But I'm afraid it's impossible.
I wish I could sleep right now, but I can't, not until I've expressed my gratitude publicly (on Cacebook no less)! Heh.
To catch up with things a bit, I write you from Valparaiso/Viña del Mar (they're 10 minutes apart), Chile at 2:30 on the morning of my twenty-fourth birthday. I've never felt so alive; it seems as though the very blood within my veins is speaking to me, cheering for me, pumping from the pure exhilaration which is its source.
For the first time I celebrate my birthday in the winter. I managed to sneak away from the Liceo for winter holiday and my friend Taylor came to visit me all the way from Missouri. We planned our wintery excursions, part of which included a desire to see Valparaiso and Viña del Mar, Chile's proudest view of the Pacific Ocean. I was on Facebook one day a couple of weeks ago and was browsing through the emergent church groups trying to find one to join, mostly to secretly but amicably spite my friend (that's you, David Hamilton). I was surprised to stumble upon Iglesia Emergente, an emergent church based in Valparaiso. I requested to join the group and immediately the administrator of the group-slash-pastor of the church contacted me, thanking me for joining and anxiously asking me questions about myself. As we continued to talk I mentioned that I had planned to visit Valparaiso with a friend soon and inquired about cheap hostels in the area. I received a shocking reply: this pastor and some of his friends welcomed Taylor and I into their homes to stay for free to help our embarrassingly economical travel budget. A little hesitant, but even more desperate, I took up the offer.
We began to plan things. Hector, the pastor, and his wife Macarena, live in Viña del Mar, and their two close friends and fellow church members, Carlos and his wife Kati, live down the street. Taylor would stay with one couple and I'd stay with the other. At this point I knew nothing of anyone but Hector, and I didn't even know the ages of any of these people. One side of me was concerned for Taylor's life and my own well-being, but my stronger, adventurous side was raging feverishly.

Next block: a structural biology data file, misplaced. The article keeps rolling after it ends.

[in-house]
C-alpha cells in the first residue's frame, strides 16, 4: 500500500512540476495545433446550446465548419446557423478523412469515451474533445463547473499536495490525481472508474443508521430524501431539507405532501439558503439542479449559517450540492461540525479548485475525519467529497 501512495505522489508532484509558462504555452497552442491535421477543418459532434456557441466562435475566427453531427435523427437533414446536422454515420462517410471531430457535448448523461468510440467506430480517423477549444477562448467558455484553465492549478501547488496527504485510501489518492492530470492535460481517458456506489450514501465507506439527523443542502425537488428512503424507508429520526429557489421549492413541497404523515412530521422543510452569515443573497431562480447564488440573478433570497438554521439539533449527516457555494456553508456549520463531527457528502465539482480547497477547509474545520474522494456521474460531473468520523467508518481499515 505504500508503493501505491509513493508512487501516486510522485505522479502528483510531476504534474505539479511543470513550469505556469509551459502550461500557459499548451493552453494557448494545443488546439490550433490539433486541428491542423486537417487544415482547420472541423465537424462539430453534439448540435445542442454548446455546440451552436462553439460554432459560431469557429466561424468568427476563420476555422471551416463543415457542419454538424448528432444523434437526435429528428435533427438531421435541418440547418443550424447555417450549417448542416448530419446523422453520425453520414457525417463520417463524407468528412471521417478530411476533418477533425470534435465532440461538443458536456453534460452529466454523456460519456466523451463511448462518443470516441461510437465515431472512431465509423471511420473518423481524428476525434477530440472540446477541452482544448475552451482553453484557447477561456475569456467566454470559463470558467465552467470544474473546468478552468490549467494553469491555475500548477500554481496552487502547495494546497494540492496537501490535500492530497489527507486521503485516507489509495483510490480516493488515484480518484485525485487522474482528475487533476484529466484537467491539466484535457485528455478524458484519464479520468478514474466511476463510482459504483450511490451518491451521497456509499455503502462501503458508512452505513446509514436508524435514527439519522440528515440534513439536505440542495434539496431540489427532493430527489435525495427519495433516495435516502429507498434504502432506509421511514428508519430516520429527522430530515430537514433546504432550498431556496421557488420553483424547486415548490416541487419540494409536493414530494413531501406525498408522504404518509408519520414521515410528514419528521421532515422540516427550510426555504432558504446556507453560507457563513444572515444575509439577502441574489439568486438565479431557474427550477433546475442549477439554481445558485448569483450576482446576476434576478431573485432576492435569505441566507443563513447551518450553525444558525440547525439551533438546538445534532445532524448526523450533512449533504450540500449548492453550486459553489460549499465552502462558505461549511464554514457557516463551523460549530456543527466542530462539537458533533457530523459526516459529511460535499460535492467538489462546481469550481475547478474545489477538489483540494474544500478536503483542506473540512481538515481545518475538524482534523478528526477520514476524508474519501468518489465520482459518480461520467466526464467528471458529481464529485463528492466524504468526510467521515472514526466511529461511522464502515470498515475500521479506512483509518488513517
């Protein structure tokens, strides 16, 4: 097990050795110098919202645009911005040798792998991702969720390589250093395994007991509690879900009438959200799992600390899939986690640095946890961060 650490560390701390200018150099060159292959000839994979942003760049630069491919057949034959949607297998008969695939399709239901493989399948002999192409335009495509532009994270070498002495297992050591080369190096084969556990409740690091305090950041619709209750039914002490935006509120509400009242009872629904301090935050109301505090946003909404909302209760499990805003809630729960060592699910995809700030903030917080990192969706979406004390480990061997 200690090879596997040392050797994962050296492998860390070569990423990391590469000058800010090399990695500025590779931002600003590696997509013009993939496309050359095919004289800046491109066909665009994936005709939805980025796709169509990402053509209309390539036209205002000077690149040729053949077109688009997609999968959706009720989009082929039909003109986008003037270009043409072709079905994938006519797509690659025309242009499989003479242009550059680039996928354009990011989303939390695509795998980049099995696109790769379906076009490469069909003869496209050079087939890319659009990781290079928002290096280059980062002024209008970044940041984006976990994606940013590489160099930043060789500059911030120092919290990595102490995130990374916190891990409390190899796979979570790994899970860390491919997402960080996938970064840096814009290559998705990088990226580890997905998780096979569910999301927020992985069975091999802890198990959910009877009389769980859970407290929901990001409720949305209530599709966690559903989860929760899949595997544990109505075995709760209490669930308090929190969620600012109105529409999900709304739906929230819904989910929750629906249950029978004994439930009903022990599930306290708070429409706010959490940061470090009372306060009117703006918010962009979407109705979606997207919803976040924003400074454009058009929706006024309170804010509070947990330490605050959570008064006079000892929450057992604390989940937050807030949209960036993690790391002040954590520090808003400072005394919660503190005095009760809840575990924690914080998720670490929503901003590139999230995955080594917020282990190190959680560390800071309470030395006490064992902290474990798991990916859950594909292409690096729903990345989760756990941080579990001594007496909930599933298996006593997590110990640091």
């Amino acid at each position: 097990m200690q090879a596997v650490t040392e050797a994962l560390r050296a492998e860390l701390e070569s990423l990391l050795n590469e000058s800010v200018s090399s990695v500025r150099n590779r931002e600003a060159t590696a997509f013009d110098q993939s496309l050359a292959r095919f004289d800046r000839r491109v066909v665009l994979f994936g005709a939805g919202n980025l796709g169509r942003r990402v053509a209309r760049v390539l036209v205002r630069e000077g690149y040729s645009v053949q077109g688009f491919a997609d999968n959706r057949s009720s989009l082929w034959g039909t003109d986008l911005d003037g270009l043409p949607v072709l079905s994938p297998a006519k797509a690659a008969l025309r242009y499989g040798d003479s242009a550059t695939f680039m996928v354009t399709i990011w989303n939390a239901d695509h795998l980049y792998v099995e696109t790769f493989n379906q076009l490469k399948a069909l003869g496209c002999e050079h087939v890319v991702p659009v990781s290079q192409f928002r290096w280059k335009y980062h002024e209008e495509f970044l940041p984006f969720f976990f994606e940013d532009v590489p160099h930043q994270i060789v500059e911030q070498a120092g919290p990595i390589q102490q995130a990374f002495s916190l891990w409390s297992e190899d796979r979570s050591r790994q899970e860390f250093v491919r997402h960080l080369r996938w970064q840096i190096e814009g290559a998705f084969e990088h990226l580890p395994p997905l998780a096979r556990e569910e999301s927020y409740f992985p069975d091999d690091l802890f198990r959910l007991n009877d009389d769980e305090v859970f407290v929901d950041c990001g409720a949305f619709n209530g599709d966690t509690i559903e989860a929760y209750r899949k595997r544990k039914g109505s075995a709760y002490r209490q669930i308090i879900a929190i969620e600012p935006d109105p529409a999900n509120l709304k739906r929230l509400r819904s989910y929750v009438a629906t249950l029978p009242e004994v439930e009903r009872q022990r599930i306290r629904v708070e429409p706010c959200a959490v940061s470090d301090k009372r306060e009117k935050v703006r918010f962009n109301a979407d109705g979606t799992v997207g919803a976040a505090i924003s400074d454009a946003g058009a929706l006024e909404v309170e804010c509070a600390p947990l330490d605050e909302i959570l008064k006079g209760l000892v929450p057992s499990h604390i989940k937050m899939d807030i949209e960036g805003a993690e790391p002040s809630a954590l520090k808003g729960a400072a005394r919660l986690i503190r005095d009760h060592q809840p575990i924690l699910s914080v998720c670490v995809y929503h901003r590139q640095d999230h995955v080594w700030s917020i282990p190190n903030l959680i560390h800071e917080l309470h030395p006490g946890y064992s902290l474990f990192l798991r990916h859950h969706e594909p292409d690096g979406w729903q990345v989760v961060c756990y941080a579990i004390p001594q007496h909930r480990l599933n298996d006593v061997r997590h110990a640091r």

The day of departure to Viña del Mar arrived. We were given specific instructions regarding which bus to take, what to tell the driver, which stop to get off at, etc. We failed completely. We got on the wrong bus, the driver said he couldn't take us to the stop, and we wound up on the complete opposite side of town at the main bus terminal. Frantic and feeling like utter disappointments, Taylor and I tried to find a pay phone to call Hector (because my cell phone decided to completely go kaput just 2 days prior). After about 15 minutes of failed pay phone attempts, we finally got in touch with Hector (this was the first time I heard his voice, might I add). There I was, this complete stranger, breaking the news that we completely screwed up the instructions and that we were actually nowhere near his house, but we were more than willing to take a taxi. Finally he told us he would come all the way out to pick us up. Unbelievable. Sometimes that kind of kindness makes you feel awful.
From then on things have been nothing short of completely phenomenal. I can tell you in all honesty that these 4 Chilean emergents are the most servant-hearted believers that I have ever known. They have been so kind to us, paying for every last bit of our transportation, surprising us with little snacks they buy for us in secret, feeding us numerous meals in their homes, of course letting us stay with them and making sure we are completely comfortable, planning three days' worth of activities for us to all do together, showing us around Valparaiso and Viña for hours and hours on end, taking care of Taylor when he was sick, helping us organize our travel plans, and finally, tonight.